It is a testimony to how far the market for Zao Wou-ki has come that this very small watercolor sold for nearly twice its estimate in Hong Kong yesterday. The overall success of the $65m sale—which as nearly 20% above the presale low estimate on a hammer price basis—was built on stalwart names like Zao, Wu Guanzhong, a tiny Sanyu that made up for its tiny size with a big price, Yayoi Kusama, Yoshitomo Nara, Zeng Fanzhi and, even, the historically important Liu Xiaodong work once owned by the Ullens.
All of those works sold well but within the estimates. Those prices underscore the fact that the value of much Asian Contemporary art is well established. The market seems to be strong in the face of broader economic weakness in the region. Nonetheless, sale had more than a dozen works that out performed the estimate range. Some merely sold slightly above expectations. Others seemed to provide some directional information.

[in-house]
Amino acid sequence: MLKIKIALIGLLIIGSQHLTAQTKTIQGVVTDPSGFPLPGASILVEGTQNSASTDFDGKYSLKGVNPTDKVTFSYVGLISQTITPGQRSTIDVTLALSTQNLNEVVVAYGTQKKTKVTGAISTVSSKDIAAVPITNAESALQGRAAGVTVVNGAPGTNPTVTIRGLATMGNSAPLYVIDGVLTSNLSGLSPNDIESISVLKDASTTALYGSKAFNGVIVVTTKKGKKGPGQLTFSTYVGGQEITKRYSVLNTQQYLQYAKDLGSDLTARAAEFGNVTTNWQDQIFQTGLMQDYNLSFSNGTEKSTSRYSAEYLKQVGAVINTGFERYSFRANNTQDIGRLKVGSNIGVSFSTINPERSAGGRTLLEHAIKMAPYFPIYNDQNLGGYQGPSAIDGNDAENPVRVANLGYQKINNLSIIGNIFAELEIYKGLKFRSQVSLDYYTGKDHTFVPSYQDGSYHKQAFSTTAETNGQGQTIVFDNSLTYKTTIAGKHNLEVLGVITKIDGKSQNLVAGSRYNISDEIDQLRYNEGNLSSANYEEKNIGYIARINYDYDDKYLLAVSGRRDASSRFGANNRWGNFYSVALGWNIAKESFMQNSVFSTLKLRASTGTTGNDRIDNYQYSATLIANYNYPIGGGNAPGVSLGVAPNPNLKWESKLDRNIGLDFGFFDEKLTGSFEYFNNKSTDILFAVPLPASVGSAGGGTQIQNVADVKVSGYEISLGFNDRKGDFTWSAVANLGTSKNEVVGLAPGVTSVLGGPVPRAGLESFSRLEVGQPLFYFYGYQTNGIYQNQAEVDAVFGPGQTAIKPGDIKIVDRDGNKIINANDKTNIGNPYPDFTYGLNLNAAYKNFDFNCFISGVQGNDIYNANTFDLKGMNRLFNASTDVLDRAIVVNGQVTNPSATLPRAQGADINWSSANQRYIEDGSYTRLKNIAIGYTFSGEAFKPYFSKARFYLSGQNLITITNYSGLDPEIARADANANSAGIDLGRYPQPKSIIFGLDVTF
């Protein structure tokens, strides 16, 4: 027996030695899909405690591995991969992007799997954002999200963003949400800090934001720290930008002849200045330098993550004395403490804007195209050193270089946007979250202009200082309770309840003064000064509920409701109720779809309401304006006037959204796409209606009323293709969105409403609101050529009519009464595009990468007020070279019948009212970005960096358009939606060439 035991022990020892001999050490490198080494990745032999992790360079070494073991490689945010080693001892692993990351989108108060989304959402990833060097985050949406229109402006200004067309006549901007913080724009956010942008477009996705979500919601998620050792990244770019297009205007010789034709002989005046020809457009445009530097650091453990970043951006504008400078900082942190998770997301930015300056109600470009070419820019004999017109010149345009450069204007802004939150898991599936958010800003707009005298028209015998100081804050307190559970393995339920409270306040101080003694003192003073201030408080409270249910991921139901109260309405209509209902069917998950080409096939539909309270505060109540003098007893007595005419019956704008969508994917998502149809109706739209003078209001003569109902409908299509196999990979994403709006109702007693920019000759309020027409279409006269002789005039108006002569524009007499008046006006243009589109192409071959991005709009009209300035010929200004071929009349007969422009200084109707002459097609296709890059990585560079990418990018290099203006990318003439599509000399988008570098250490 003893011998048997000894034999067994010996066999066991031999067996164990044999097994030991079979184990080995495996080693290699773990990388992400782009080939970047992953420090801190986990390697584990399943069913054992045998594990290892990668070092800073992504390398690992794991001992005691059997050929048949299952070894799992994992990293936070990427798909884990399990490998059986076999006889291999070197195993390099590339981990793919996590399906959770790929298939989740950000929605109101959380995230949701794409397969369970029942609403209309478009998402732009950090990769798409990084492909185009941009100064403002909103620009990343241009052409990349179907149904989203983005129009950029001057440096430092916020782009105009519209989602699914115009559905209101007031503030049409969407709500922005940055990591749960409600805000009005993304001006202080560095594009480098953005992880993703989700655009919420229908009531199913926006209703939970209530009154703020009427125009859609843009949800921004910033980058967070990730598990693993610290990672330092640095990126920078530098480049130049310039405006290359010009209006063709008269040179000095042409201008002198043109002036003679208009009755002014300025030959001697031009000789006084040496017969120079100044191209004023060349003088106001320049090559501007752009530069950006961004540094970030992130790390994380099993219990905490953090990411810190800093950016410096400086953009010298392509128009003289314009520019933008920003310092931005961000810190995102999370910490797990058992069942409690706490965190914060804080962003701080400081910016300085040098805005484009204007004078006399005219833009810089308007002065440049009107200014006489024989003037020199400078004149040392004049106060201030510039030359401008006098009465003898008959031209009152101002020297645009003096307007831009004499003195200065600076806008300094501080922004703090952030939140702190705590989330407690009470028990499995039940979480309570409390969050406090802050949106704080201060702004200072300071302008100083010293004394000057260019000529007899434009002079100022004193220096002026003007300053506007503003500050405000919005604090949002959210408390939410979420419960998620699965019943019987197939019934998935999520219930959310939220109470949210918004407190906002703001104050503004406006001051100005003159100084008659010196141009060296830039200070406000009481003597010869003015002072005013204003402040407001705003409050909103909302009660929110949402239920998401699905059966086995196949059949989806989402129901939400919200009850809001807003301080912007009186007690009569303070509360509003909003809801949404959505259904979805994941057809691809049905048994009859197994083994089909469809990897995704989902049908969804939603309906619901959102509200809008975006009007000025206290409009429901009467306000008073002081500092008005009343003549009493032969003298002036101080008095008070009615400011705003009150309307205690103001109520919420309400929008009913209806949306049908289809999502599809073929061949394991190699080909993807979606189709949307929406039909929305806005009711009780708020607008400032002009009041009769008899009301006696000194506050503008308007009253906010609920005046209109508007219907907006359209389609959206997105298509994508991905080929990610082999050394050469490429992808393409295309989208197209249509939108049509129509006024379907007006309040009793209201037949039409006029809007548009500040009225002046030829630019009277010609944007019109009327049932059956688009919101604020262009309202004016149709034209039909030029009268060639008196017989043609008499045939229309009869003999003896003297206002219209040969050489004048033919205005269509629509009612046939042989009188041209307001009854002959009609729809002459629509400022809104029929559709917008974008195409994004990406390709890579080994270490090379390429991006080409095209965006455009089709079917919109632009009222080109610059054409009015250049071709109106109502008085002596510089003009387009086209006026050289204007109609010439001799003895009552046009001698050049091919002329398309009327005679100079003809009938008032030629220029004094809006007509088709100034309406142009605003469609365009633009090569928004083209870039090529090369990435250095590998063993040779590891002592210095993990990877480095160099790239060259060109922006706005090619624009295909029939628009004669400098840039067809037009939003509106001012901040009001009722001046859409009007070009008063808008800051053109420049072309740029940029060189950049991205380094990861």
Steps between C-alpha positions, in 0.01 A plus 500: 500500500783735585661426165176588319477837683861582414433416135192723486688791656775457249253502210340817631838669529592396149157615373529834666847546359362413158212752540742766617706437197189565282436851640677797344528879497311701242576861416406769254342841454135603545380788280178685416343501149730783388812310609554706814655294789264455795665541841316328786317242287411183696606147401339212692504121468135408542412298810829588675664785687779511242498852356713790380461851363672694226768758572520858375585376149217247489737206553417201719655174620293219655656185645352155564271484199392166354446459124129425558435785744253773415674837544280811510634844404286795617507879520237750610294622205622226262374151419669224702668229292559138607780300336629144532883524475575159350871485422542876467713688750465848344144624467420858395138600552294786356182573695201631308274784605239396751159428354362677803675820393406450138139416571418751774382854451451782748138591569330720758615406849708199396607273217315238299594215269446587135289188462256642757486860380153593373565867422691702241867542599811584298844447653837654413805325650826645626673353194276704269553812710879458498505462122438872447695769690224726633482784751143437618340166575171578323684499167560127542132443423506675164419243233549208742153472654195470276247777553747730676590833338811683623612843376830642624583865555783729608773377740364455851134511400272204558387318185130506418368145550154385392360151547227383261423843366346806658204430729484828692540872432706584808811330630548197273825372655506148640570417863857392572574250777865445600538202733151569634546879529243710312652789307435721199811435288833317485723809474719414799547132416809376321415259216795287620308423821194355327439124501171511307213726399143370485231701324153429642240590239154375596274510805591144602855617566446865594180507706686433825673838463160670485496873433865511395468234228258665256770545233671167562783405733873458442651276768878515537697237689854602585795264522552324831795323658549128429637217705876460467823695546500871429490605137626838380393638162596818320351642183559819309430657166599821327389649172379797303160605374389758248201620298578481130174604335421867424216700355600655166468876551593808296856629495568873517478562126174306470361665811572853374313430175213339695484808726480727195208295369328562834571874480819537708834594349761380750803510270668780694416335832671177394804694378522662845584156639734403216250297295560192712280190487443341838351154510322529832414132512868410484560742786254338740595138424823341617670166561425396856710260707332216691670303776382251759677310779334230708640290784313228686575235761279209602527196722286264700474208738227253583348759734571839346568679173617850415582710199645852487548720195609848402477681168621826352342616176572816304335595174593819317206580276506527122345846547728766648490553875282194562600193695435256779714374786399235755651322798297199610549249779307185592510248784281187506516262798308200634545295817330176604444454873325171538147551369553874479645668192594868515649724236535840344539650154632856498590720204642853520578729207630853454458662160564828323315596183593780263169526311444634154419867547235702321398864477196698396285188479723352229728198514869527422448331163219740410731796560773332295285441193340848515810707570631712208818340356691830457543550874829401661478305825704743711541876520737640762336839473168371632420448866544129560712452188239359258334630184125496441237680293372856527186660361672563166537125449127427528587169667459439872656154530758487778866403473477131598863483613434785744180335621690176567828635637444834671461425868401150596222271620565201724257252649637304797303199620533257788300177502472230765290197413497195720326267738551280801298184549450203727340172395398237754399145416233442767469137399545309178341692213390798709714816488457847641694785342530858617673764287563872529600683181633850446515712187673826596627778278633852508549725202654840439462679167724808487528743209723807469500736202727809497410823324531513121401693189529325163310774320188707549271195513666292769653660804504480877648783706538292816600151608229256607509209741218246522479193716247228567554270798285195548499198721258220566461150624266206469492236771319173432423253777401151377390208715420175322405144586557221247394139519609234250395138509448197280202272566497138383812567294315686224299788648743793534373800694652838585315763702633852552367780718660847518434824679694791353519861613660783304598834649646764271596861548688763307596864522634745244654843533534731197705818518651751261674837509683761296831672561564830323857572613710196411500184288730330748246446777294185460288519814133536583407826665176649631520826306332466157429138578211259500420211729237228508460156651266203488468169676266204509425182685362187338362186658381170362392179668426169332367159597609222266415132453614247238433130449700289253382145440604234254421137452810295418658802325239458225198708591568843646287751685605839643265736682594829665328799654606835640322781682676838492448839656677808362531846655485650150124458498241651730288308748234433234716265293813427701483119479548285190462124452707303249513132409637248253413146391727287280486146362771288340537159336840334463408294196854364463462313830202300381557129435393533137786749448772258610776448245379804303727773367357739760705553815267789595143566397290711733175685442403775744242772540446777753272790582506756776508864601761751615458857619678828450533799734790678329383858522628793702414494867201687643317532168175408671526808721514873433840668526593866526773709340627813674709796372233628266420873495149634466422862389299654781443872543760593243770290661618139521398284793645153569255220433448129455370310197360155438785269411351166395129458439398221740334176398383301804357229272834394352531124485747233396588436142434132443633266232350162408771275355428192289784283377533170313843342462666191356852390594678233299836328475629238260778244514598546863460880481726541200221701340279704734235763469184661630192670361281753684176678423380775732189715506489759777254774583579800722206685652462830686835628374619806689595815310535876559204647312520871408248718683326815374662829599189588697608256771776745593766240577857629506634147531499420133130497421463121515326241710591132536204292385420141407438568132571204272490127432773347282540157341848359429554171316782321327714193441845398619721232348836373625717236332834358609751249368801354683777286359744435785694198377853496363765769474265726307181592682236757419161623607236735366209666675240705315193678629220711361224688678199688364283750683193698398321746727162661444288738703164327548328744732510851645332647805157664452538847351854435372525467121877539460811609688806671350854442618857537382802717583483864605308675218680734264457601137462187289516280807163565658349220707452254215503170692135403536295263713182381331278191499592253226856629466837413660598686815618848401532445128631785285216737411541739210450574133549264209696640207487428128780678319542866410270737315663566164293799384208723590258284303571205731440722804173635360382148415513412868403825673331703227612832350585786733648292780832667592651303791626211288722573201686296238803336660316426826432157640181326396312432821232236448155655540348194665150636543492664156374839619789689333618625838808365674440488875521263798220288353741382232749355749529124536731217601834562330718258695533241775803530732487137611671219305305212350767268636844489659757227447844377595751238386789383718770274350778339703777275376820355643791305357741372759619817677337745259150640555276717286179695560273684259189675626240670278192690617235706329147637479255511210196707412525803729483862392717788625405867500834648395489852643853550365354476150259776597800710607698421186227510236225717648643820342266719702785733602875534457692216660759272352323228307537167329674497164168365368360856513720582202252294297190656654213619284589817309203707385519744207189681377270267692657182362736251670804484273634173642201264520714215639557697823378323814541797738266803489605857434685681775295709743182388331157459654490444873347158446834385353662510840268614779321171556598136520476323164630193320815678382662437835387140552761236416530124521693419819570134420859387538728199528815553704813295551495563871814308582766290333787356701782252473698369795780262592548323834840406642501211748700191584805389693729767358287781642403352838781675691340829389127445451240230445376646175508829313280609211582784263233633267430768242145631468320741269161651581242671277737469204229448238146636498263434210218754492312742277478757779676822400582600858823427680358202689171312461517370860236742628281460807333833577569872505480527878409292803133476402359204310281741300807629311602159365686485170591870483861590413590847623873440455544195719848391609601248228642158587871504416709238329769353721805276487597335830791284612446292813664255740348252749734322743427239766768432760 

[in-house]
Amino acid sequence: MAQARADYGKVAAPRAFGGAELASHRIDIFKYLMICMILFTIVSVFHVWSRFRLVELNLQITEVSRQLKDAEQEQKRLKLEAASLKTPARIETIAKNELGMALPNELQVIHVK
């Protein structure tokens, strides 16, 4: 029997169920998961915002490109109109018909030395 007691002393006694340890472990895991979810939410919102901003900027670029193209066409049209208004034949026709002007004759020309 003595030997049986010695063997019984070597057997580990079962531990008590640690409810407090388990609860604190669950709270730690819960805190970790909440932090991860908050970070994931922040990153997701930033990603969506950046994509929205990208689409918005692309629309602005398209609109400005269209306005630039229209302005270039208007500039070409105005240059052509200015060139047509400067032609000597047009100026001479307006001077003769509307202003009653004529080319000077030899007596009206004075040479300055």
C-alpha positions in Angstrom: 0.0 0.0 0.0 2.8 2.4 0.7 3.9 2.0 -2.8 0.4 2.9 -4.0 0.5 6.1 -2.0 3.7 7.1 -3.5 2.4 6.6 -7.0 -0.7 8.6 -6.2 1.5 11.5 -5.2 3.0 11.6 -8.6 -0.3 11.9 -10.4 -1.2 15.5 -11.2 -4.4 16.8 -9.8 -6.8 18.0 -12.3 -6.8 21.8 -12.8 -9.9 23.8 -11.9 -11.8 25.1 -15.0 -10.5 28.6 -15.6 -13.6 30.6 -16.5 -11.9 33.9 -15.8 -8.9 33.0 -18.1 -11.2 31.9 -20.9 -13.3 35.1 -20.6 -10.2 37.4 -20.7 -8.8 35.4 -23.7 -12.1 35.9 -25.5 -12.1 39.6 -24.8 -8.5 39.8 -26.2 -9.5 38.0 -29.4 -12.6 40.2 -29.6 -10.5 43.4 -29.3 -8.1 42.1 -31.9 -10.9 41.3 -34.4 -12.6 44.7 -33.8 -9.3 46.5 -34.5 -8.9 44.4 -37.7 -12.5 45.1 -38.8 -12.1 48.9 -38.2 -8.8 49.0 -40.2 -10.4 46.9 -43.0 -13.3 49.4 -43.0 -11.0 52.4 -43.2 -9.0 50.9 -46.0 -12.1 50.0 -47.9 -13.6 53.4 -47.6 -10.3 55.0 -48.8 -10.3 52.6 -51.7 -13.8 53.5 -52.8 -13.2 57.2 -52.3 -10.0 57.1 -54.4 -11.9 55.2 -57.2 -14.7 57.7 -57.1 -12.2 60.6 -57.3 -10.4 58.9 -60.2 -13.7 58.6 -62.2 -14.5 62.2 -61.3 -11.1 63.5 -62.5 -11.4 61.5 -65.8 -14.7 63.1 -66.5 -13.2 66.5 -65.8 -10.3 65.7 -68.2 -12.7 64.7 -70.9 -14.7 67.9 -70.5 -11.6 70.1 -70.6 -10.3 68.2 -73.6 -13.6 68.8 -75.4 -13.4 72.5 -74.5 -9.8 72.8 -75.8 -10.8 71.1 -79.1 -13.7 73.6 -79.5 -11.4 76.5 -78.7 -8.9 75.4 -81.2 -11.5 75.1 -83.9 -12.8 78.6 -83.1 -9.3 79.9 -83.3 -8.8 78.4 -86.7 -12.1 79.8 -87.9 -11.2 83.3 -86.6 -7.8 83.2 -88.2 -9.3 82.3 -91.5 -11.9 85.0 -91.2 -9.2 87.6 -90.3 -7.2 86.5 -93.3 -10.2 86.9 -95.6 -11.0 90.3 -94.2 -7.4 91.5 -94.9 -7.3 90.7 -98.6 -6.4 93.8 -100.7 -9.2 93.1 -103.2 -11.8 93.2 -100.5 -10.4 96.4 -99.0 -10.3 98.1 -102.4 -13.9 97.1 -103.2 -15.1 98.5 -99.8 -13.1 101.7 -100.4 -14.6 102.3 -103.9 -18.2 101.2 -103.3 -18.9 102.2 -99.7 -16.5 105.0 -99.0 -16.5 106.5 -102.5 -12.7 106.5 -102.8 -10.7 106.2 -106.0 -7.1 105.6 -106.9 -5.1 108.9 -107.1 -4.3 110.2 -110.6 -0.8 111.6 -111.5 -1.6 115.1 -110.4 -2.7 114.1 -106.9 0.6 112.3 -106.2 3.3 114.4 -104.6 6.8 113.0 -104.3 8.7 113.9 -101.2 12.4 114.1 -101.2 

Perhaps the most surprising work to leap above estimates was Yue Minjun’s Immortal Cranes which made twice the estimate range at HK$14.48m (US$1.86m.) Yue’s market has hardly witnessed this kind of strength since before the global credit crisis in 2008. Works by bigger names in Asian Contemporary art sold for larger numbers but few jumped higher than this work. Among those that doubled the estimate range were works by Affandi, Shiy De-Jinn, Christine Ay Tjoe, Ronald Ventura and Shiraga.
No particular country showed strength. Most of these artists are familiar to Asian and Western collectors too. Attached is a gallery of the works that significantly out-performed estimates: